Galen Institute’s “Do No Harm” Petition Delivered to Senators in Show of Opposition to Government Control Over Health Care
More than 10,000 names of people who signed the Galen Institute’s “Do No Harm” petition were delivered to the U.S. Senate on December 17, 2009, in a show of opposition to government control over the health sector.
“Support for this petition confirms what every poll shows,” stated Galen Institute President Grace-Marie Turner. “The public overwhelmingly opposes the efforts of Congress and the Obama administration to dramatically expand government control over health care. Political leaders need to listen to the American people, take a step back, and carefully consider proposals that will make health insurance coverage more affordable and improve quality.”
“Of the seven criteria the petition lists as problems, the Senate has reluctantly agreed to drop one of them — the public plan. But even if that stays out of the bill, the others will quickly put government, not doctors and patients, in control of health care decisions for our country for generations to come,” she said. “The American people do not want that and are pleading with Congress to ‘First, Do No Harm!’”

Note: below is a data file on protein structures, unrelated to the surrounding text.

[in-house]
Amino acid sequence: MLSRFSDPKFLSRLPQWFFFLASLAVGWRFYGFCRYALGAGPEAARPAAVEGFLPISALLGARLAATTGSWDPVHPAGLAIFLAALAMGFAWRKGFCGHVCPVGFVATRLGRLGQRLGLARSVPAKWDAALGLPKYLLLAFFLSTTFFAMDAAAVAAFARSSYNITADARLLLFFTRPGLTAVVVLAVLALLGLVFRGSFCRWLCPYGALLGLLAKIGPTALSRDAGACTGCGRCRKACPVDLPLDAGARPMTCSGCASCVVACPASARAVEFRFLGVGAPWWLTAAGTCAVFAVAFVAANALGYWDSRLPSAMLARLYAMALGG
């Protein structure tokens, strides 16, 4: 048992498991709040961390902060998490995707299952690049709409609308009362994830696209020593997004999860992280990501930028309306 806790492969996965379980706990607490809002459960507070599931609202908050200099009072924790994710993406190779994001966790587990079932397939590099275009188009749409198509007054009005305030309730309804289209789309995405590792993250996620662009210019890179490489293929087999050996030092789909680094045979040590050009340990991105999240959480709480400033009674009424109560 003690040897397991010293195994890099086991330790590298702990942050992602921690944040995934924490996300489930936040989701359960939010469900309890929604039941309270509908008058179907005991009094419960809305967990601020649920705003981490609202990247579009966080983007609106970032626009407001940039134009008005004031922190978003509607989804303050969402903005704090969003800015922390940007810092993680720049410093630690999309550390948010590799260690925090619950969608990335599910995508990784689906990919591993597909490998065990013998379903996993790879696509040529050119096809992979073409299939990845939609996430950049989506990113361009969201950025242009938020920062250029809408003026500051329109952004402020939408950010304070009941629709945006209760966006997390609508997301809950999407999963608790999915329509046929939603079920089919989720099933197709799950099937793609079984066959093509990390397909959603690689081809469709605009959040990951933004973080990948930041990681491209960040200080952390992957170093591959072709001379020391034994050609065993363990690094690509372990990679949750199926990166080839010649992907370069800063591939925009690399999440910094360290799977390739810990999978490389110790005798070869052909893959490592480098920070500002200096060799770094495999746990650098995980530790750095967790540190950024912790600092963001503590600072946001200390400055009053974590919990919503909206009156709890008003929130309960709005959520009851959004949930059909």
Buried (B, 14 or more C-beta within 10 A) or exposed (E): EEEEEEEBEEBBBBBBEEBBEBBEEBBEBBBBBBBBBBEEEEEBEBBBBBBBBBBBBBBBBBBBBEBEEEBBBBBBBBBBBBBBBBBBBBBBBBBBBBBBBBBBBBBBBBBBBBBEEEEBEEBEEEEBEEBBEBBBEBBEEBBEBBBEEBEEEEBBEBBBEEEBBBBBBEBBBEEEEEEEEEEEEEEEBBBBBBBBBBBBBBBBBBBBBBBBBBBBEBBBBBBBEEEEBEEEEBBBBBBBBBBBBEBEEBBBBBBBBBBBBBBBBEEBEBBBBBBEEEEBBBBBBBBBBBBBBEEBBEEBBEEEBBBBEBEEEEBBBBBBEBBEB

Individuals from all 50 states and the District of Columbia signed the petition, with Texas (838), Florida (759), and California (745) having the most signatories.
The Do No Harm petition is based upon the physician’s creed to “First, do no harm.” Signatories of the petition endorse the following principles to judge any health reform proposal:
- No new government-run health insurance plan
- No one-size government-dictated package of health benefits
- No requirement on individuals to buy expensive coverage
- No new jobs-killing mandates on employers
- No federal institution controlling private health insurance
- No government intrusion into our medical privacy
- No federal government control over the practice of medicine through a federal health board, comparative effectiveness review, or other government intrusions into doctor-patient medical decision-making.